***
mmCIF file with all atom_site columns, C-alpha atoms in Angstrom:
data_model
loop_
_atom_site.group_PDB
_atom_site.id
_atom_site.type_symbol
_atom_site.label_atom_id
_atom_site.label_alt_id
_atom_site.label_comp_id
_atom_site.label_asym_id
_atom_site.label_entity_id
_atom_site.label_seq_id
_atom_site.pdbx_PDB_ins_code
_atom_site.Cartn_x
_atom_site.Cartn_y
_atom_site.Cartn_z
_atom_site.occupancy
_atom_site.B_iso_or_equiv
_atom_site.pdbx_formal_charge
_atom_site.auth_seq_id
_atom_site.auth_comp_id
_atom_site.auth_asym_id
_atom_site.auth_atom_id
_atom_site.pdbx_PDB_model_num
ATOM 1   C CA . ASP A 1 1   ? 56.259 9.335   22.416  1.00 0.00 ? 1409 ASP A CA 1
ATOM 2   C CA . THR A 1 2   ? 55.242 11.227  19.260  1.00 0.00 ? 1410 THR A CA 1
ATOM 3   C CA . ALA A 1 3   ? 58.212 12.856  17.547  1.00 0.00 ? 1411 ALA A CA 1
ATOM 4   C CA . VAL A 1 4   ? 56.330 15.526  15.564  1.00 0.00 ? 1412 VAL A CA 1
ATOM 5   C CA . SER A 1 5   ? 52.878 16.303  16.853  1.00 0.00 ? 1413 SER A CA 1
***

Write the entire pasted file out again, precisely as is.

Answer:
mmCIF file with all atom_site columns, C-alpha atoms in Angstrom:
data_model
loop_
_atom_site.group_PDB
_atom_site.id
_atom_site.type_symbol
_atom_site.label_atom_id
_atom_site.label_alt_id
_atom_site.label_comp_id
_atom_site.label_asym_id
_atom_site.label_entity_id
_atom_site.label_seq_id
_atom_site.pdbx_PDB_ins_code
_atom_site.Cartn_x
_atom_site.Cartn_y
_atom_site.Cartn_z
_atom_site.occupancy
_atom_site.B_iso_or_equiv
_atom_site.pdbx_formal_charge
_atom_site.auth_seq_id
_atom_site.auth_comp_id
_atom_site.auth_asym_id
_atom_site.auth_atom_id
_atom_site.pdbx_PDB_model_num
ATOM 1   C CA . ASP A 1 1   ? 56.259 9.335   22.416  1.00 0.00 ? 1409 ASP A CA 1
ATOM 2   C CA . THR A 1 2   ? 55.242 11.227  19.260  1.00 0.00 ? 1410 THR A CA 1
ATOM 3   C CA . ALA A 1 3   ? 58.212 12.856  17.547  1.00 0.00 ? 1411 ALA A CA 1
ATOM 4   C CA . VAL A 1 4   ? 56.330 15.526  15.564  1.00 0.00 ? 1412 VAL A CA 1
ATOM 5   C CA . SER A 1 5   ? 52.878 16.303  16.853  1.00 0.00 ? 1413 SER A CA 1